Unison workforce report slams state of home care standards

A new Unison Scotland survey of workers who look after the elderly and vulnerable in their own homes, lays bare the challenges and problems they experience.

The majority of home care staff polled believe the service is not sufficient to meet the needs of those they care for, in terms of the time they can spend and the quality of care they can provide, the union said.

The survey also reported “high” sickness levels, both physical and mental, among staff, amid declining pay and conditions and low morale.

The study, entitled Scotland: It’s Time to Care, was based on responses from more than 300 home care workers across Scotland, in the community and voluntary sector, local government and the NHS.

It was undertaken “to find out how current austerity measures, local government and NHS cutbacks are impacting on the services provided to patients and clients and the effects on the workers involved”, Unison Scotland said.

The survey found almost half of home carers, 44%, said they were limited to specific times to spend with their clients. To compensate, some workers stayed on in their own time or went late to the next person, while others told the survey they would cut back on the tasks they were able to carry out.

Half of workers said they are not reimbursed for travelling between client visits.

One un-named carer told the survey: “Sometimes I spend up to two hours sat in the car waiting to go to the next client. I do not get paid for this.”

The public service union’s report claimed most home care staff believe the service they are providing is not sufficient for the needs of their clients, both from the time they can spend and the quality of care they can give. Specific figures on the number of people who felt this way were not given in the document.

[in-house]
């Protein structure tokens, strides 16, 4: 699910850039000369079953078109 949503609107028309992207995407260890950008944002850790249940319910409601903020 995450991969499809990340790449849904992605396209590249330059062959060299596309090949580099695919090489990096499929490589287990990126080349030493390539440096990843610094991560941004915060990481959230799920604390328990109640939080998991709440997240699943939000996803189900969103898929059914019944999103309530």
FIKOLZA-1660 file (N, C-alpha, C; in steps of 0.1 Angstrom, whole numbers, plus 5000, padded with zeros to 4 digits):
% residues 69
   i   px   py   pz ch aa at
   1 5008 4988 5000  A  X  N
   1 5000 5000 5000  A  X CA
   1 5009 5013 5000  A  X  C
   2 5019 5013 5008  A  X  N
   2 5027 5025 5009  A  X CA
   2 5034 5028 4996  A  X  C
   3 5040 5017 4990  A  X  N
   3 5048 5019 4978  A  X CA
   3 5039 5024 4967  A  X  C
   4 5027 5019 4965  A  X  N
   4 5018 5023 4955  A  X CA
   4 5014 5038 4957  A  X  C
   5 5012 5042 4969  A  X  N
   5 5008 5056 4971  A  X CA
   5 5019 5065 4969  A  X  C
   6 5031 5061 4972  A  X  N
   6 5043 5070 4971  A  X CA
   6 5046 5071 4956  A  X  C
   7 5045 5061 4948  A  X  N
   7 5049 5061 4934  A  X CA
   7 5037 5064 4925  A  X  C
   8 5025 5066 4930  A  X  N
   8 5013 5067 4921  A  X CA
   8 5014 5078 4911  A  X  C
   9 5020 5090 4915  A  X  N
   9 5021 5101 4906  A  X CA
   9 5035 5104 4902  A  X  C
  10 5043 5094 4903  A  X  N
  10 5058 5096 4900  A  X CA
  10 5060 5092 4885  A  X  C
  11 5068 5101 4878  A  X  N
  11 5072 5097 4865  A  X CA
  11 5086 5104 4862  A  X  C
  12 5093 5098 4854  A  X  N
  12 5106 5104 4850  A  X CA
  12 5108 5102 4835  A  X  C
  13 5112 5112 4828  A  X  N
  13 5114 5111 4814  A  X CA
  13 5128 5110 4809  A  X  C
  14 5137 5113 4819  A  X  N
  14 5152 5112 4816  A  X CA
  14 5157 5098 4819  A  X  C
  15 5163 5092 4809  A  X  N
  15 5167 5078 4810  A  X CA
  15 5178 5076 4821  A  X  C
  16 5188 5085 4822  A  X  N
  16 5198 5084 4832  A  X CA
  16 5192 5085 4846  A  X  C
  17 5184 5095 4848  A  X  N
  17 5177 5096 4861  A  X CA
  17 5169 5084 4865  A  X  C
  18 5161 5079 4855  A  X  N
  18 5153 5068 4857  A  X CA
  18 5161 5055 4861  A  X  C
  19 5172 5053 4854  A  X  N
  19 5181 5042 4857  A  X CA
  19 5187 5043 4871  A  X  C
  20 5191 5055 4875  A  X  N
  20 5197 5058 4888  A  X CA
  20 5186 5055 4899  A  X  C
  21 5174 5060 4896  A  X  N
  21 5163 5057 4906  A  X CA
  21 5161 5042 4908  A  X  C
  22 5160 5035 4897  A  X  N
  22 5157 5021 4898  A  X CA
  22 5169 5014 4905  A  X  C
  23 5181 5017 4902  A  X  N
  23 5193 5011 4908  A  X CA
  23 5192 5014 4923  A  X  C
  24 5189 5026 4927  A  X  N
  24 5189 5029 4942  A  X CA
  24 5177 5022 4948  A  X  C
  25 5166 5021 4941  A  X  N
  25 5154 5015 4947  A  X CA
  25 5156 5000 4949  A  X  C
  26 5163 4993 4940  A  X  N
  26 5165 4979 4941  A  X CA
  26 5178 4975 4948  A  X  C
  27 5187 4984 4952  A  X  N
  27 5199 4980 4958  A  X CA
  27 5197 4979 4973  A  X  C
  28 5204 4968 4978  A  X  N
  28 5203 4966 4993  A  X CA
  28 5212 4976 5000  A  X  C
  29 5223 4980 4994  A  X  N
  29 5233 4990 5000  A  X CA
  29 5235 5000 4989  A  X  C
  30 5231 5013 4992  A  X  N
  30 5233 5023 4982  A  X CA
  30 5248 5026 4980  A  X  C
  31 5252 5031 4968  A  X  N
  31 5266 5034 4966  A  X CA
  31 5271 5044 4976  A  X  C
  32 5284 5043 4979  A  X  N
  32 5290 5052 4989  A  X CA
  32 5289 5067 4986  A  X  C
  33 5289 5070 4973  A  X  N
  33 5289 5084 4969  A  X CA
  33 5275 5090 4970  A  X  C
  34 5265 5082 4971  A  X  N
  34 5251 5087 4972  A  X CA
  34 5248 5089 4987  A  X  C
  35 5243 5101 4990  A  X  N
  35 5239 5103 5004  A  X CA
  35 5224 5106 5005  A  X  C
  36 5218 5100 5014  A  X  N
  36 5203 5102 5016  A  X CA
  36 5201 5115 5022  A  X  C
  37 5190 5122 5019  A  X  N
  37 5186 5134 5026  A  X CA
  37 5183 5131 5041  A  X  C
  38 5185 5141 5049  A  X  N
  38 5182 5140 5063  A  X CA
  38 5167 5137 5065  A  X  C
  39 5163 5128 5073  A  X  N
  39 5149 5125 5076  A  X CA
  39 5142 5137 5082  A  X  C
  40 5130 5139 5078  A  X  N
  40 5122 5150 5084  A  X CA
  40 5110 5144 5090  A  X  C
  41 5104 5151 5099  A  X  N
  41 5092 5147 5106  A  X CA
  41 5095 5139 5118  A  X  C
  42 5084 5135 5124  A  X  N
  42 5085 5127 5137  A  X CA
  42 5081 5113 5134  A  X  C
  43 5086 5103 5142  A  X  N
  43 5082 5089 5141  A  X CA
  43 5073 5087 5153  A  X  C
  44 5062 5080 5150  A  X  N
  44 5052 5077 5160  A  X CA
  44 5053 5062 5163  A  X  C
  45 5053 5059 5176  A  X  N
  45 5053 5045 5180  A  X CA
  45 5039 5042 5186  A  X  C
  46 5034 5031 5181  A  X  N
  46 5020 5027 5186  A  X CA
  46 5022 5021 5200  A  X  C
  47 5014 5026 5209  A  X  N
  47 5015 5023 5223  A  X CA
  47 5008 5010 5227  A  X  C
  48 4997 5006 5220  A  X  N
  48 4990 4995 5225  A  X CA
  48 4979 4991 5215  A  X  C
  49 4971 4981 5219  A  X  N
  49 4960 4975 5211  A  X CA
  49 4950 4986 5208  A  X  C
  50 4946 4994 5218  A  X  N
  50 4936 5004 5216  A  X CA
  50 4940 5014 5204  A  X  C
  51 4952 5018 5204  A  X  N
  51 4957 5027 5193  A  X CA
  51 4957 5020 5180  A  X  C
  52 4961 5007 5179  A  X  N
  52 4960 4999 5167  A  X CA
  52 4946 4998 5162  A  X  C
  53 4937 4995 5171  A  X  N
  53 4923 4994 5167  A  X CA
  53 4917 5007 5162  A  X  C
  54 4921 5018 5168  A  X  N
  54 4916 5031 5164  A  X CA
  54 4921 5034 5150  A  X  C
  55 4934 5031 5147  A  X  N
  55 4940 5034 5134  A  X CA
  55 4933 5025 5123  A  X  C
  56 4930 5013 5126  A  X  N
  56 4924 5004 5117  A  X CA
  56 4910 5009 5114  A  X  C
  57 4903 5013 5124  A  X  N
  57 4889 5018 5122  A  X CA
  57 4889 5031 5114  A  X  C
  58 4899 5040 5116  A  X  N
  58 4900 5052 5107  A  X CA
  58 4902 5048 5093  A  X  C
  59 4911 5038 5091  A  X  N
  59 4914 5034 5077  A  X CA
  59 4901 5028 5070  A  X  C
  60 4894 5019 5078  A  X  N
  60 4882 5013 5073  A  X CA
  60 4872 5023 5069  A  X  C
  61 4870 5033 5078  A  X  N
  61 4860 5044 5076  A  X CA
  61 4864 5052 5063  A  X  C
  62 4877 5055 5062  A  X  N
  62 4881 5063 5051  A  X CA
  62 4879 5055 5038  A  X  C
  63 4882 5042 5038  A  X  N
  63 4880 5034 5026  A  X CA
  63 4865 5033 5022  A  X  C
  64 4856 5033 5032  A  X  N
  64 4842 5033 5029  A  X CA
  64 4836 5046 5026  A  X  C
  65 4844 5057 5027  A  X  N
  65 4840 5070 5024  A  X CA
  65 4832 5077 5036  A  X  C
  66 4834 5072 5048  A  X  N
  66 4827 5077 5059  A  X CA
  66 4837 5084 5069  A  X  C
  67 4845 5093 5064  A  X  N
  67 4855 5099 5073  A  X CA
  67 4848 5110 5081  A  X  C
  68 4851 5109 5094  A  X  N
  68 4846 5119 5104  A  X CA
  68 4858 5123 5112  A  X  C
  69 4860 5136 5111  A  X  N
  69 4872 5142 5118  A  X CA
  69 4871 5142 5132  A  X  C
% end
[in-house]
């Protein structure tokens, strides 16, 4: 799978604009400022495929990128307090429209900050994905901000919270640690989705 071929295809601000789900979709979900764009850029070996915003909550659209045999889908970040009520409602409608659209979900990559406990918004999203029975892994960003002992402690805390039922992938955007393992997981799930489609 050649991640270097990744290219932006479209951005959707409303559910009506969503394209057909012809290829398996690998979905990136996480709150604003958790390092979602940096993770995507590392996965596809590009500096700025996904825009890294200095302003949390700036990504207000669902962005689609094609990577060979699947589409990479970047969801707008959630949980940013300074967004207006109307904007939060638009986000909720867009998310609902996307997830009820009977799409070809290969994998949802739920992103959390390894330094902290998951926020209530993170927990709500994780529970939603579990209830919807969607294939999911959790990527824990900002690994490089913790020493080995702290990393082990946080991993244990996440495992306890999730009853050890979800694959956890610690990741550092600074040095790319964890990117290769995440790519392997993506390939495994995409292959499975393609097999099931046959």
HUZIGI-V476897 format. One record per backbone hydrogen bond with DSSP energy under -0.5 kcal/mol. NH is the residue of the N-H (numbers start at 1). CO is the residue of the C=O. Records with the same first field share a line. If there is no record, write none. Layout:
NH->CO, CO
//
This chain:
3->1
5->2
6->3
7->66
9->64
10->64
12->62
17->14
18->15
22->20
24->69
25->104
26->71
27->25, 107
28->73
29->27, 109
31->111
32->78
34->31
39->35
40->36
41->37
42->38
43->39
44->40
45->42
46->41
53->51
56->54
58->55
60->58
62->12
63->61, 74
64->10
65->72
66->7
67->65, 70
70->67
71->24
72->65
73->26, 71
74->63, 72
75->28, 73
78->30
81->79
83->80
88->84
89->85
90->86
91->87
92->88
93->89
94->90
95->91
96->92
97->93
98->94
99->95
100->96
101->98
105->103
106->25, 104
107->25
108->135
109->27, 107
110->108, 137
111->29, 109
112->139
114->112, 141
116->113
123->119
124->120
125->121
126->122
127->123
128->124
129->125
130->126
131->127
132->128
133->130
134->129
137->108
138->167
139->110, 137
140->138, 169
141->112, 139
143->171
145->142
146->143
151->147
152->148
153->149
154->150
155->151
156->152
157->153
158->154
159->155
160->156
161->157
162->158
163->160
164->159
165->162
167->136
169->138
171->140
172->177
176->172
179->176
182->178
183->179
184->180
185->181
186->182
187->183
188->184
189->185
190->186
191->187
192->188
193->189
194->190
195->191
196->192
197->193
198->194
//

The survey further stated that “staff report high sickness levels, both physical and mental, with high levels of stress and depression reported and low morale”.

It continued: “Pay and conditions, particularly in the community and voluntary sector, are declining rapidly in a race to the bottom.”

On the prospects for the future, exactly three quarters of those quizzed said they believe things will get worse over the next year.

The survey included a number of comments made anonymously by carers.

One said: “I have to just rush from one house to the next. It’s very, very stressful. I have told my manager but nothing is done.”

Another said: “It’s getting worse. I don’t know where it’s going to end, no-one cares about the patient or client anymore”, while a third said: “You become very stressed and despondent and feel that clients are being let down and some like me end up having a heart attack through the worry.”

Unison Scotland deputy convener Stephen Smellie said: “Our care services are hanging by a thread and this survey shows that as austerity has bitten, it is the elderly and vulnerable in our community who are paying the price. The elderly in our society deserve better – much better – and so do care workers.”

The findings were revealed on the day of a debate in Glasgow on Scotland’s care services, bringing together key figures in the public and voluntary sectors.

Event speaker Dave Watson, the union’s campaigns head, said: “This report gives staff at the front line of care delivery the chance to tell their story about care in Scotland and it doesn’t make comfortable reading. It should be a wake-up call for the Scottish Government and commissioning bodies to take action to end the race to the bottom in care provision.”

He called for better pay to help the recruitment and retention of staff, improved training, “proper employment standards” and “adequate” time to care in every home visit.

“Fairly paid, well-trained staff on proper contracts with time to care is the very least older people in our communities have a right to expect,” Mr Watson added.